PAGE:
All of Bod’s adventures lend themselves to the second part of the book when he finds out about the murders of his family. It is here that he decides to take revenge. Though it is a slow start for him, he begins the best way he knows how. He signs up for school so that he can learn what all of the kids are learning. Funny enough, no one seems to notice that he is even there. Unfortunately, he has a run-in with two bullies, and that makes things difficult for him to remain in school.
Scarlett eventually returns to Bod and together they try to unravel the mystery of his family’s death. Scarlett has befriended a man named Mr. Frost who does grave rubbings in the graveyard, and he agrees to help her solve the mystery. He is a nice man who becomes close to her and her mother.
As it turns out, Mr. Frost is living in Bod’s old house and has found some important evidence that will tell all about the murders. Scarlett invites Bod to go with her. Mr. Frost brings Bod upstairs to show him what he has found and then turns on Bod. He is the man Jack! Luckily, Bod is able to fade and narrowly escapes by locking Jack Frost in the attic. He leaves with Scarlett just as the many other Jacks of all trades appear on the scene to help “finish” Bod.
Bod is able to use his knowledge of the graveyard and the information he’s learned from his different adventures to defeat all of the Jacks. One is destroyed by the Sleer, two end up in hell, one falls in an open grave…and the list goes on.
The story ends with Bod growing too old to stay in the graveyard any longer. His freedom to roam is disappearing. He must say good-bye to his family and to Silas and he must live his own life. Since the Jacks of all trades are dead and gone, he has nothing left to fear, and so bravely leaves to live his own life of adventure out of the graveyard.
The story is a great adventure book for young adults and I believe that many will enjoy it. Neil Gaiman is a wonderful writer with a beautiful gift for storytelling and a vocabulary that will help challenge students. There are plenty of issues (the murder at the beginning), so I would recommend this for more mature readers.
This book has also received a number of awards:
Newberry Award in 2009
Hugo Award for Best Novel 2009
Carnegie Medal in 2010
- Bod’s family is murdered in the first scene.
- The Sleer might be considered scary for some readers.
- Bod’s trip to hell can be frightening for some readers.
- There are characters who are ghosts, ghouls, witches, vampires, and werewolves. This may be of concern for some parents.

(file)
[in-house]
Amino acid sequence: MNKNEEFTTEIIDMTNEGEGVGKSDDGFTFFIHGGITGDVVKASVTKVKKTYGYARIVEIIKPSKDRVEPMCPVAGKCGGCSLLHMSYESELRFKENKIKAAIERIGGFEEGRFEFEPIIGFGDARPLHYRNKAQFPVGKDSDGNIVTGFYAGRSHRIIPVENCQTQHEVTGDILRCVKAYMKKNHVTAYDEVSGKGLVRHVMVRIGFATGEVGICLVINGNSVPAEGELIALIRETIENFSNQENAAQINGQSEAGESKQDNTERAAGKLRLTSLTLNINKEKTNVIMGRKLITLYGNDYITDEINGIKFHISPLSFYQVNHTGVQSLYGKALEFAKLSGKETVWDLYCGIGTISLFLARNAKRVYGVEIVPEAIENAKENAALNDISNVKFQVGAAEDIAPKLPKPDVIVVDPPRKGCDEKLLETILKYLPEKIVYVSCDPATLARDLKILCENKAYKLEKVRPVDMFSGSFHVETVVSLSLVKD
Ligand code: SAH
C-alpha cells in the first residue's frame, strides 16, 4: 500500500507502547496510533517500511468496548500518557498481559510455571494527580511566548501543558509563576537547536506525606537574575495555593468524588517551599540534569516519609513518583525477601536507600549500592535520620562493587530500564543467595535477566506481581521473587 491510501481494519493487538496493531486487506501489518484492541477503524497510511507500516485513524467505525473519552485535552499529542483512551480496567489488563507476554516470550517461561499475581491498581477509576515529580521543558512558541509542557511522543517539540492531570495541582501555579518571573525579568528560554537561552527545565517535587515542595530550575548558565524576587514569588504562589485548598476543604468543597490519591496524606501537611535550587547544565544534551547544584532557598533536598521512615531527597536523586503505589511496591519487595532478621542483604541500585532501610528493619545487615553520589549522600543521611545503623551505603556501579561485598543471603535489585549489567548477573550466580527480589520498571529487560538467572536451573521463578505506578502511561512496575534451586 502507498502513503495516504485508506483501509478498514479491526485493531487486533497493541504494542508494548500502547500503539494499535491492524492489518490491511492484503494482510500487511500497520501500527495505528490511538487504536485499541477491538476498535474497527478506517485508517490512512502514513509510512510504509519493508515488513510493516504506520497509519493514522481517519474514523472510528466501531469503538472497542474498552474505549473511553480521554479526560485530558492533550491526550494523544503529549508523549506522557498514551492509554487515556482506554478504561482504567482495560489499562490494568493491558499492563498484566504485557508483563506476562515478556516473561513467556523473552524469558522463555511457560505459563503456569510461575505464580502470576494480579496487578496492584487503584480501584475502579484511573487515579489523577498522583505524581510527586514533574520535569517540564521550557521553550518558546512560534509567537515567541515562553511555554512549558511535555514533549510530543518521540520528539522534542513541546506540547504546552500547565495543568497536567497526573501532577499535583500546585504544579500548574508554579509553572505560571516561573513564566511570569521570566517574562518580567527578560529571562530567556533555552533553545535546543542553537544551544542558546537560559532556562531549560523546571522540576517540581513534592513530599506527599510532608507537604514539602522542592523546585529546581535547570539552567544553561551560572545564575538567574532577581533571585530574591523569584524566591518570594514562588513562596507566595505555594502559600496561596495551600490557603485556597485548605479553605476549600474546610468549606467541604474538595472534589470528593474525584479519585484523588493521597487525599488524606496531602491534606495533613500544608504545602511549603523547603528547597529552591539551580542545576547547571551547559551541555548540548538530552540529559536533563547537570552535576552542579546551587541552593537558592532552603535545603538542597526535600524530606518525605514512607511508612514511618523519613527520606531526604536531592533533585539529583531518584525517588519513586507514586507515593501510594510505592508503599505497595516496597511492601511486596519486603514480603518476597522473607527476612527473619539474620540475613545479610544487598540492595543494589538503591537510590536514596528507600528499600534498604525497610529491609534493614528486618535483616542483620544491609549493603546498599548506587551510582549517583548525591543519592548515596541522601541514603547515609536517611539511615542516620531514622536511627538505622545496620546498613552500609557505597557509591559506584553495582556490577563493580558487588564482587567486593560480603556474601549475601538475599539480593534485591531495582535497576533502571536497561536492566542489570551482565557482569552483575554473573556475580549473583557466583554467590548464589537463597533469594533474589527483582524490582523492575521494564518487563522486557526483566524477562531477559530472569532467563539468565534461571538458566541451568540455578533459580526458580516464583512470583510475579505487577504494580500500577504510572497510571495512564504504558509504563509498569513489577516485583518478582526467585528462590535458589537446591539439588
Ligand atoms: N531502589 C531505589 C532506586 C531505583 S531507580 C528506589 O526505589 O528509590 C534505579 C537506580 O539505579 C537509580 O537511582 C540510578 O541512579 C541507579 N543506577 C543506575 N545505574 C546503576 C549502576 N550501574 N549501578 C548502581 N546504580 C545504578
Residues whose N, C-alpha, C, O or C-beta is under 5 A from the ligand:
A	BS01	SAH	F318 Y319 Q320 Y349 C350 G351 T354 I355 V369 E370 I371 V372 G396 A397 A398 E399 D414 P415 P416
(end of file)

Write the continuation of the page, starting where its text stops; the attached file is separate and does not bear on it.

- There is a lot of fighting in the end as Bod tries to defeat the Jacks of all trades.
- There are many ghosts in the story. This is a good opportunity to talk to kids about what the church believes about ghosts.
- Frost comes across as a nice man when he first meets Scarlett. Discuss the dangers of befriending an adult who is unfamiliar, and review the familiar rule that accepting a ride from anyone who unfamiliar is very dangerous. Also, it is important to remind them that social media allows them to come in contact with more people they don’t know. All people must guard themselves and avoid providing too much information to people they don’t know.
- The Danse Macabre is a real piece of music written by Camille Saint-Saens. You can listen to it below.
- Dante Alegheiri wrote of his trip through hell. He describes many people who were down there from his current society. Gaiman has mentioned a few people he finds in hell as well. He mentions a president of the US (Harry S Truman), Victory Hugo, and the emperor of China. Read about who Dante has condemned. Why do you think he put those people there?
- Many famous pieces of literature have characters go through hell, or the underworld, and come back again. Compare and contrast the hell from Homer’s Odyssey and the hell in The Graveyard Book. Then read about the visions of hell that Our Lady of Fatima showed the visionaries.
- Read the poem “The Hound of Heaven”. Who is “The Hound of Heaven”? Compare and contrast the “Hound of Heaven” with the “Hounds of God”.
General Teaching Resources
- A Novel-Ties Study Guide for The Graveyard Book
- Resources from TeachingBooks.net
- Resources from Book Rags
- Teaching Guide from Harper Collins
- This video from mousecircus.com has Neil Gaiman read the entire book. (Having a child listen to a book being read while following along can help with comprehension, especially struggling readers or who might have trouble with attention.)